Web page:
Although homeowners associations bring many benefits for occupants to share a larger property, they can come with some risks.
Brokers and agents writing homeowners association insurance policies should work with these boards of directors to ensure they have implemented the proper policies to accurately assess the potential risks to the HOAs. In addition, it’s crucial to have the protections in place, such as community association insurance, in the event one of these risks becomes a liability issue.
Potential risks to HOAs
Due to the design of HOAs, they are exposed to a variety of risks. These run the gamut from property damage to failure to disclose important information to new owners. If found liable for the aftermath or fallout that arises in the common areas or property under the jurisdiction of a HOA, it can lead to a lawsuit and a judgment against the board.
Risks come in all shapes and sizes, and each one threatens an HOA in different ways, some of the more common risks include:
Boards of directors are responsible for repairing damage or fixing problems that arise in common areas. Issues with staircases, elevators, cracks in the sidewalk or with another aspect of the building can cause injuries and pose health hazards. In addition, certain issues may arise in individual units or homes from problems originating in the common areas. For instance, a backed-up drain can cause mold or other issues.
Floods and quakes are a regular threat to condominiums, master-planned communities and other forms of HOAs in areas where these disasters are frequent.
Criminal acts such as vandalism, break-ins, muggings, theft and other violent crimes are all major risks for unit owners, guests, maintenance workers and other individuals on the property. HOAs can be held liable for crimes that occur on their grounds.
Many HOAs store some of the sensitive financial information of their members. If not properly secured, cybercriminals can hack into networks and steal this data.
Most states have statutes that require the disclosure of pertinent documents, which may include, among other types:
- The HOAs bylaws
- Pro forma operating budget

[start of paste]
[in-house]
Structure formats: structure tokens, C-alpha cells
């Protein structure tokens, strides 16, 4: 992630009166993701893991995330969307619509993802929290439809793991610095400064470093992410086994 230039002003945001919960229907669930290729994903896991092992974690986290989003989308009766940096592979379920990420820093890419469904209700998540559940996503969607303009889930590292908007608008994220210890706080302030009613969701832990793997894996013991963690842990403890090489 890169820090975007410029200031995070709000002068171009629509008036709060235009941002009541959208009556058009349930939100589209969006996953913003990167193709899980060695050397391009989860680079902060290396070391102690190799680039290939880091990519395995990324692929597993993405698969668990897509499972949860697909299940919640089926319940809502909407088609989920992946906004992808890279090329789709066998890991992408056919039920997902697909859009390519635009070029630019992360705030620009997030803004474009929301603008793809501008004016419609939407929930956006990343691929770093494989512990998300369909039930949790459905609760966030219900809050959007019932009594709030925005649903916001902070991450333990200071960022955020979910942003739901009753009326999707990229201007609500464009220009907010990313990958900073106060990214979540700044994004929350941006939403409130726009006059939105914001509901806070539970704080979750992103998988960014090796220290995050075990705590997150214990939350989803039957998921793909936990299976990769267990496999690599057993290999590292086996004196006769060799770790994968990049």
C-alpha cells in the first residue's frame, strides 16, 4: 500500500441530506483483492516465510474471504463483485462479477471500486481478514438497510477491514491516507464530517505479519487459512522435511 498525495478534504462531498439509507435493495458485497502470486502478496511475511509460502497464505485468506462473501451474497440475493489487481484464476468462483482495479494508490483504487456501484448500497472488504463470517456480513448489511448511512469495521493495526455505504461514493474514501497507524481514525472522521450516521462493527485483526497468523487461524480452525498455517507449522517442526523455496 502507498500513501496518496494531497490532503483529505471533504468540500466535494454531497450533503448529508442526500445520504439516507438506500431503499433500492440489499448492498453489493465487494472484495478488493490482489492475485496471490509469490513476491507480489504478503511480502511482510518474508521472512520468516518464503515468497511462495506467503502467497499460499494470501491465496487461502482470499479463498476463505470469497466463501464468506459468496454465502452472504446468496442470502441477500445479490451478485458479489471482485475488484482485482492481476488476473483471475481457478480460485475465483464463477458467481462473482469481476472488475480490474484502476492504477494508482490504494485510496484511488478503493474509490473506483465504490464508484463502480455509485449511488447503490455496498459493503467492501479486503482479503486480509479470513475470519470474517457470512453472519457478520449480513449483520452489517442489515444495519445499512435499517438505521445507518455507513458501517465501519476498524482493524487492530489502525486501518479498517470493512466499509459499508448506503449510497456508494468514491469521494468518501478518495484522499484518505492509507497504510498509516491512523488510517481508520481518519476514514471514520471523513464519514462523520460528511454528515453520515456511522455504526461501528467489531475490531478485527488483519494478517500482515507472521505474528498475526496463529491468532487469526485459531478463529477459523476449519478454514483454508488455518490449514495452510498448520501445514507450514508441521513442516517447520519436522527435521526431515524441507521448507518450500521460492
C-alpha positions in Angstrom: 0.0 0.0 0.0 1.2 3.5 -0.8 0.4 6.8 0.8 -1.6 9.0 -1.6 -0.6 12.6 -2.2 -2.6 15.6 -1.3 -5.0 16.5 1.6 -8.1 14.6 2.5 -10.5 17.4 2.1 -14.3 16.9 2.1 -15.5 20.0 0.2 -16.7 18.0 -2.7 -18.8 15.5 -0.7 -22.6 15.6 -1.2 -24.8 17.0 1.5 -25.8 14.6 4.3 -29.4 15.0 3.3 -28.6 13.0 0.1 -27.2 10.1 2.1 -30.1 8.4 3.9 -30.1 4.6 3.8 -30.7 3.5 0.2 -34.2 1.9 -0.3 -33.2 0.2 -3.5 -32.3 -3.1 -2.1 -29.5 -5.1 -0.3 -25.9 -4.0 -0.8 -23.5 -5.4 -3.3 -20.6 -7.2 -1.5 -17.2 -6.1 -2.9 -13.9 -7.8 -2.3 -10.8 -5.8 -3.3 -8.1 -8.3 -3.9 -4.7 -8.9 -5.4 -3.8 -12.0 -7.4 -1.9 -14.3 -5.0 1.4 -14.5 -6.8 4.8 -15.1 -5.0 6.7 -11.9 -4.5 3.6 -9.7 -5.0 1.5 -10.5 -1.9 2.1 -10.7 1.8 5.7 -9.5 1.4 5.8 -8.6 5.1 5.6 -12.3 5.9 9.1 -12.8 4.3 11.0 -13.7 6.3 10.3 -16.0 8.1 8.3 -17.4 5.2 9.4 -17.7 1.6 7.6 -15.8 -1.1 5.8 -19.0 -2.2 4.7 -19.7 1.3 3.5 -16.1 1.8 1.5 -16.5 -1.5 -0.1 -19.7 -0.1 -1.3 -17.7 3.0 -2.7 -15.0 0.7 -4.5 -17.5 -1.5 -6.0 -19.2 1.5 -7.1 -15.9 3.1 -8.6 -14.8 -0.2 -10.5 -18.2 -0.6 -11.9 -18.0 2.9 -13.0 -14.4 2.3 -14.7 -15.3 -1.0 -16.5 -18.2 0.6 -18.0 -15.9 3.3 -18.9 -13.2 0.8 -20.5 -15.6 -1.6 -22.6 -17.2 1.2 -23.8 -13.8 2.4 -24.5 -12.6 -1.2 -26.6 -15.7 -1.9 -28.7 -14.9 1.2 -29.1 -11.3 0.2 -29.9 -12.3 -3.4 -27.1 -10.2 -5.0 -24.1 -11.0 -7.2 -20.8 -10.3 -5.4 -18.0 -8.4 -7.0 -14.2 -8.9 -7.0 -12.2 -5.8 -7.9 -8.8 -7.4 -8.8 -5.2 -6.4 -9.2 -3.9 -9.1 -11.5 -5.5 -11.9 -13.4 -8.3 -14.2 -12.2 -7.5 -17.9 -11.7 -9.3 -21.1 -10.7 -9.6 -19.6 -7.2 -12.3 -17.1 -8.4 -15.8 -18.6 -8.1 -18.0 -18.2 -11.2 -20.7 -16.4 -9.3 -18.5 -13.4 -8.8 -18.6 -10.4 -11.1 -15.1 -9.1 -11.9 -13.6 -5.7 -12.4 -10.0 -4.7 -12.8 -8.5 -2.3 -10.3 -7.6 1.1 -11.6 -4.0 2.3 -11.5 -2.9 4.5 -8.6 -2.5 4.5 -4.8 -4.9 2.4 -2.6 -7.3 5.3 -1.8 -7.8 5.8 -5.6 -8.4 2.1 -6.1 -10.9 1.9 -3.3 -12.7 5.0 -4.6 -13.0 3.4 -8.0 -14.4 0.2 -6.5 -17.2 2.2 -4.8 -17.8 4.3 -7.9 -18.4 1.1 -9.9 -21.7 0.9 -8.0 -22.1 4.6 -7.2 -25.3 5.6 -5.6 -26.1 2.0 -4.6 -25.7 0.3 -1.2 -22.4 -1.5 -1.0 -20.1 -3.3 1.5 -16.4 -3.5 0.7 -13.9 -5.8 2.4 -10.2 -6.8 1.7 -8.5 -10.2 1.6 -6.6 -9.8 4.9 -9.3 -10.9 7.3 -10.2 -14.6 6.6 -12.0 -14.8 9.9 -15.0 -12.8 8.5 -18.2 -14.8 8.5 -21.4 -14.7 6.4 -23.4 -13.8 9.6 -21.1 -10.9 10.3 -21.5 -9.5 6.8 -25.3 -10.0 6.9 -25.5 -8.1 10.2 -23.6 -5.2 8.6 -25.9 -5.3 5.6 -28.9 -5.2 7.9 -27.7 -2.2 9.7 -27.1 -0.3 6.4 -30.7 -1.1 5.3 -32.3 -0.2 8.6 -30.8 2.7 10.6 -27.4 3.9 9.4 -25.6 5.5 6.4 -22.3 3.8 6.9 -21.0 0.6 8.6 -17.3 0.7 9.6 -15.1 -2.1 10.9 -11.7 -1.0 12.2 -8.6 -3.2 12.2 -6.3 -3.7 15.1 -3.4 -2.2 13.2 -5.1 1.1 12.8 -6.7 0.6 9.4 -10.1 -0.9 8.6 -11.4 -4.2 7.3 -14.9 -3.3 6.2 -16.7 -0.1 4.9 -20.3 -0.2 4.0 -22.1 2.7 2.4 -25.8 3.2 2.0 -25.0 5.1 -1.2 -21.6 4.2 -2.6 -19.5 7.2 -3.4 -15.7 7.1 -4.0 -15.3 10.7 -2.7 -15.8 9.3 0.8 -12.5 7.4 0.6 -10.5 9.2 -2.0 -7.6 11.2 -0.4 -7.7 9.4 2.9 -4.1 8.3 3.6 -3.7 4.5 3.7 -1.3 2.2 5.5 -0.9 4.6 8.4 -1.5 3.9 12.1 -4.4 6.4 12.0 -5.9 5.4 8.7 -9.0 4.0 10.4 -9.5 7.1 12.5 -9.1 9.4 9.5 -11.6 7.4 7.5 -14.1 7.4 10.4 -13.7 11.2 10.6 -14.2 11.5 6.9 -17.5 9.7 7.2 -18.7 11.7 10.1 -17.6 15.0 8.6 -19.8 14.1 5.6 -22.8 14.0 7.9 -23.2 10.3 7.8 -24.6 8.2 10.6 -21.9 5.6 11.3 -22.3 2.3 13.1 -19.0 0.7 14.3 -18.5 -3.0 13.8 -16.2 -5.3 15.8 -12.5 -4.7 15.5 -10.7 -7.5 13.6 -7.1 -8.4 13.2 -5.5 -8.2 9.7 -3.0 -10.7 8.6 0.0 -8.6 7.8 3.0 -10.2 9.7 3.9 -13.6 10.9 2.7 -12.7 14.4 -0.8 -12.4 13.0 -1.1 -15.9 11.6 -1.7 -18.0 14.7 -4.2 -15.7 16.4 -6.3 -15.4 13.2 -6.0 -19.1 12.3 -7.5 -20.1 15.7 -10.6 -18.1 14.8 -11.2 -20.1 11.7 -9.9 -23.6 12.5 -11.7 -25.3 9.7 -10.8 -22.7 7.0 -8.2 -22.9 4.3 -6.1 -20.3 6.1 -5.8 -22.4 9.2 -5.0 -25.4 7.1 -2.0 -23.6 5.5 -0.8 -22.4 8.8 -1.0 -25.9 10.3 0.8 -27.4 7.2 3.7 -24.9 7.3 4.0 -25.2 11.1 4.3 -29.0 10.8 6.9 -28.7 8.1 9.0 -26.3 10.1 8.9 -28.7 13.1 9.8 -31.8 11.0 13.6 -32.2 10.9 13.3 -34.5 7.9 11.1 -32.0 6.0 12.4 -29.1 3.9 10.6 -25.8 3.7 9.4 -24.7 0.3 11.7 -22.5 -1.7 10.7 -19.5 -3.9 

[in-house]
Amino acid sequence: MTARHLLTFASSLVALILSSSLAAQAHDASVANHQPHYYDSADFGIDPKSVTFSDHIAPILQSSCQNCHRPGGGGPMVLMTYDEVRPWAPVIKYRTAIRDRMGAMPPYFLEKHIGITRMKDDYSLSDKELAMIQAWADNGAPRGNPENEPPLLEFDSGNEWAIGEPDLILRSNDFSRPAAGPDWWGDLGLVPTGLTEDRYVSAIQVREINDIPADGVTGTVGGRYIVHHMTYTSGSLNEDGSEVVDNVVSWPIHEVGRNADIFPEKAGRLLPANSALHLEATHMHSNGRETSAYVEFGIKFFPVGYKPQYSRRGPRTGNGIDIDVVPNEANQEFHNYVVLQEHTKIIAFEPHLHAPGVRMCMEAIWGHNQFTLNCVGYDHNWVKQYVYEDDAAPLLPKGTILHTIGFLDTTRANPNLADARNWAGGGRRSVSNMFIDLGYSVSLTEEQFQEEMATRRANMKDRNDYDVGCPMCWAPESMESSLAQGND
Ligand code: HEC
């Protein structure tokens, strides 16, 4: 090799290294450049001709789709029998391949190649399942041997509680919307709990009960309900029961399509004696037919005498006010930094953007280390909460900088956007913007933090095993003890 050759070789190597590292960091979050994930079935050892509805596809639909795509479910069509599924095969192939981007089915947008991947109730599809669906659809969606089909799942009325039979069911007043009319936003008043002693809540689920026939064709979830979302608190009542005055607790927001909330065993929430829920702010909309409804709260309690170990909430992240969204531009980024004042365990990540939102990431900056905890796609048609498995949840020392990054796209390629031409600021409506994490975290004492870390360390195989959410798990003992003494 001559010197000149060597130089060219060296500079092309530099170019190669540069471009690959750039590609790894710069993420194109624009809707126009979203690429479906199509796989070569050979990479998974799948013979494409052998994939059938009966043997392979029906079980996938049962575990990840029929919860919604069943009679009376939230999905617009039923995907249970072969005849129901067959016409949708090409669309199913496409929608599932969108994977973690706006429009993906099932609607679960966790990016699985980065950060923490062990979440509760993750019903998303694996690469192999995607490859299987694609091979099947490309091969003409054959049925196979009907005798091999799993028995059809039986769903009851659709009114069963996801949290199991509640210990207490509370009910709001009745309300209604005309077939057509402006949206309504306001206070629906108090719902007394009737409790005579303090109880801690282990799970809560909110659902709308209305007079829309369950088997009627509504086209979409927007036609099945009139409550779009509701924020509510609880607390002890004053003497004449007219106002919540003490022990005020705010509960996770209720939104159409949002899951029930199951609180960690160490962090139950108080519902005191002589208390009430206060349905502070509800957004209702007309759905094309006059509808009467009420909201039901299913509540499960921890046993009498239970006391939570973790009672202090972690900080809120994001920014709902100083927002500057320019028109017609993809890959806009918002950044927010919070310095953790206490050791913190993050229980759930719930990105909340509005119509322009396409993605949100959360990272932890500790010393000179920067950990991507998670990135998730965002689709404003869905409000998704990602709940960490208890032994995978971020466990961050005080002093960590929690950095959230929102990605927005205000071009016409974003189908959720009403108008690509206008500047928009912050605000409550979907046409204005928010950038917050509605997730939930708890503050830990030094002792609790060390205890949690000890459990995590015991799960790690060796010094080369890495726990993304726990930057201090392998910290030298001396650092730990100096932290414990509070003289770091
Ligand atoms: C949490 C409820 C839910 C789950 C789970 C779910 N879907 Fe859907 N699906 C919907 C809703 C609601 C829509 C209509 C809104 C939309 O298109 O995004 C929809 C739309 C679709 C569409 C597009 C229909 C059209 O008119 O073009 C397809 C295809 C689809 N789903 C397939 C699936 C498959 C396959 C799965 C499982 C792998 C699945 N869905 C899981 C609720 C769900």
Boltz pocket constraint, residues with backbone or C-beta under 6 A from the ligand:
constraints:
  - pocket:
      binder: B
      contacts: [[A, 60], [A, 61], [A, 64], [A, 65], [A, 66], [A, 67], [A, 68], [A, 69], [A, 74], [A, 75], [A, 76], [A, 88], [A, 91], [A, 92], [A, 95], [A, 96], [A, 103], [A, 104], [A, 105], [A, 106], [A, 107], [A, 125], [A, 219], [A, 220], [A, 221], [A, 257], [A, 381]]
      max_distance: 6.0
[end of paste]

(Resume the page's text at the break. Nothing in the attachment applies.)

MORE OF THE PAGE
- Any past repair work on the unit or grounds
- All previous and present lawsuits
Members have a right to this information and failure to disclose it can lead to litigation.
The board of directors can be held liable for a crime that occurs on the grounds of an HOA.
Overcoming risks at HOAs
Due to their fiduciary duty to their members, boards of directors must respond quickly to reported risks. Agents and brokers can work with these boards to ensure they are assessing risks and implementing the policies and procedures necessary to avoid a potentially dangerous or hazardous situation. Consider these steps for overcoming risk at HOAs:
Perform an on-site risk inspection
Going on a thorough walk-through of all the common areas, exterior grounds and other property held by the HOA allows the board to identify potential exposures and vulnerabilities that need to be addressed.
Some things to keep an eye out for include:
- Faulty or damaged door jambs or locks
- Broken or unsecured windows
- Lighting in the both the exterior and interior of any property
- Cracks in any sidewalks
- Fire stairway access, including whether these are locked from the outside but open on the inside
Conduct a security audit
It may even be wise to hire the services of a security audit conducted by a specialist. These professional assessments provide more granular insight into potential security threats to the HOAs.
“Boards of directors must respond quickly to reported risks.”
Request feedback from owners
Boards should convene a forum or pass out a survey to either a sample of the tenants or homeowners or all members of the association. Hearing what its members have to say can pinpoint problems that might not have even been on the board’s radar. This provides an opportunity to get out in front of risks before they become an issue.
HOAs should not boast about their security measures, since this can provide potential fodder for attorneys suing the association for an assault, rape or other violent crime occurring on the property. While security is paramount, it should be invisible and effective.
Who can help?
Despite the best intentions, it can be difficult to effectively protect against exposure to threats and risks at HOAs. Sometimes a problem occurs that was not only unexpected, but unforeseen as well. When a situation arises that leads to property damage or a criminal act, the HOA and its board of directors can face lawsuits, investigations, tarnished reputations or even the dissolution of the association.
With years of experience insuring HOAs, McGowan Program Administrators has the industry knowledge necessary to work with brokers and agents providing coverage to HOAs. Whether its community association crime insurance or community association directors & officers insurance, McGowan Program Administrators has all the solutions needed to address HOAs risk.